Home / Compliance / Judge Grants MSJ For Defense in FDCPA Case Because Letter Did Not Include Additional, Unneeded Disclosures

Judge Grants MSJ For Defense in FDCPA Case Because Letter Did Not Include Additional, Unneeded Disclosures

Acknowledging that a collection letter only has to be correct at the time it was sent and not include “extra assurance” that what is in the letter will not change in the future, a District Court judge in New York has granted a defendant’s motion for summary judgment after it was sued for violating the Fair Debt Collection Practices Act because it did not state that interest and late fees were accruing on an unpaid debt, even though they weren’t.

A copy of the ruling in the case of Roman v. RGS Financial can be accessed by clicking here.

The plaintiff received a collection letter from the defendant in relation to an unpaid credit card debt. The letter offered a number of different payment and settlement options. The plaintiff subsequently filed suit, alleging the letters violated Sections 1692e and 1692g of the FDCPA “because, in essence, it failed to disclose interest, late fees, and/or other fees were accruing at the time the Defendant sent the Letter.”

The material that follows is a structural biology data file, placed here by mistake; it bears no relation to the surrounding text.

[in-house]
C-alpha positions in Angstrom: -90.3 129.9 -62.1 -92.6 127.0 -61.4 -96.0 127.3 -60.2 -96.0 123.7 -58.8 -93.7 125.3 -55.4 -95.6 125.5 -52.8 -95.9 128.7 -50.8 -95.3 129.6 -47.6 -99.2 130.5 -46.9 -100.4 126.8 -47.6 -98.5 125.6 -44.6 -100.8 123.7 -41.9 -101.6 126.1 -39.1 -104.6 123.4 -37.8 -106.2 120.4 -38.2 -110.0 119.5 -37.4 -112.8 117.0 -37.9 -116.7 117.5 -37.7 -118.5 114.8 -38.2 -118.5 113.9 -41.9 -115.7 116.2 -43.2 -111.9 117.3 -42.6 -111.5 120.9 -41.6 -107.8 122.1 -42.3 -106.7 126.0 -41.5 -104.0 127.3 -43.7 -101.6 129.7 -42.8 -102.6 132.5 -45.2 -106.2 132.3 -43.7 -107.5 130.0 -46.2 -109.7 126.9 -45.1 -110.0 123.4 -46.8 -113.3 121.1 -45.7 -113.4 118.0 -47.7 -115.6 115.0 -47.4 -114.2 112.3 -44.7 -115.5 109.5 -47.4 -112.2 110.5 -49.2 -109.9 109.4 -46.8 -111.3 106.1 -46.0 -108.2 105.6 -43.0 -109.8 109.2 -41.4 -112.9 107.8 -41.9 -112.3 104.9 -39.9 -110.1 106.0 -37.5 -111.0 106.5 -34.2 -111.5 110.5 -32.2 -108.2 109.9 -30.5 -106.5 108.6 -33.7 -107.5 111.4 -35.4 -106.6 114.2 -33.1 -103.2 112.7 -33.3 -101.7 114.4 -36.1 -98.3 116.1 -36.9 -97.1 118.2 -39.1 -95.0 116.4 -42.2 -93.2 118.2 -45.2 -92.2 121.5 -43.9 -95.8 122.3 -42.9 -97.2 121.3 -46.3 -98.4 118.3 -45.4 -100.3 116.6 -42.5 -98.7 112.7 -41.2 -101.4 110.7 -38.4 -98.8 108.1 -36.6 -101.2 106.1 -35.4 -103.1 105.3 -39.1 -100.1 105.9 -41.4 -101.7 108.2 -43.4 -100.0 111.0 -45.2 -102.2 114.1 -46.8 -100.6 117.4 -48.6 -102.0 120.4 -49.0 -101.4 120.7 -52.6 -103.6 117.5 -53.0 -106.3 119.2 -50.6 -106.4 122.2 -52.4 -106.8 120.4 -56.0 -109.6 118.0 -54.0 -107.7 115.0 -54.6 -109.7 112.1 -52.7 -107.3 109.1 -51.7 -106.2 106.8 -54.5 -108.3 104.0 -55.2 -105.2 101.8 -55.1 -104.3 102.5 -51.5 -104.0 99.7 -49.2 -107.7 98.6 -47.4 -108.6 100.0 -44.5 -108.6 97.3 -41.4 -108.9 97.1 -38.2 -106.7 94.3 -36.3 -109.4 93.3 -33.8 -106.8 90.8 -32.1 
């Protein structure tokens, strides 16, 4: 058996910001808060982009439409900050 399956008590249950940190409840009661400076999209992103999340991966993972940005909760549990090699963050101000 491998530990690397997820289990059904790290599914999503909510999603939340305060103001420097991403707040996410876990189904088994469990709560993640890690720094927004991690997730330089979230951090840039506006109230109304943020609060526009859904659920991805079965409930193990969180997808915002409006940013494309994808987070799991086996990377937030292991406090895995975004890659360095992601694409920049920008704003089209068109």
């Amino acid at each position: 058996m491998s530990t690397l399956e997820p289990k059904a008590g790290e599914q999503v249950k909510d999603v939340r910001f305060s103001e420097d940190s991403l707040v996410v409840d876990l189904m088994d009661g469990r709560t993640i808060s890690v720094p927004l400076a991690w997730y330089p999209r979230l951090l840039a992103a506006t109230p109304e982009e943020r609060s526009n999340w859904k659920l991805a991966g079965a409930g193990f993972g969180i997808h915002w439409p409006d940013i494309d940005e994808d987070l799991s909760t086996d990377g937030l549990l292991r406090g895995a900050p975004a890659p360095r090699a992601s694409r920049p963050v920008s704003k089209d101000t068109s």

Both parties filed motions for summary judgment, and while there were some legal technicalities that could have precluded the judge considering the plaintiff’s motion, he did so anyway, while also looking at the defendant’s motion.

Relying on affidavits from two of the defendant’s employees that said it was their policy never to add late fees, other fees, or interest on top of an account it received while it was collecting on it, the judge granted the defendant’s motion for summary judgment. After all, the defendant is not obligated to say what might happen at some point in the future, should the account be placed with another agency.

“Most importantly, this fact is undisputed. The Ryalls and Hensen Affidavits are the only evidence regarding the actual status of the Debt; the Plaintiff presents no evidence showing that the interest and late fees were in fact accruing or that paying the amounts stated in the Letter would not have discharged her debt,” wrote Judge Arthur Spatt of the District Court for the Eastern District of New York. “As a result, the Court finds that the Defendant accurately stated the amount of the Debt.”

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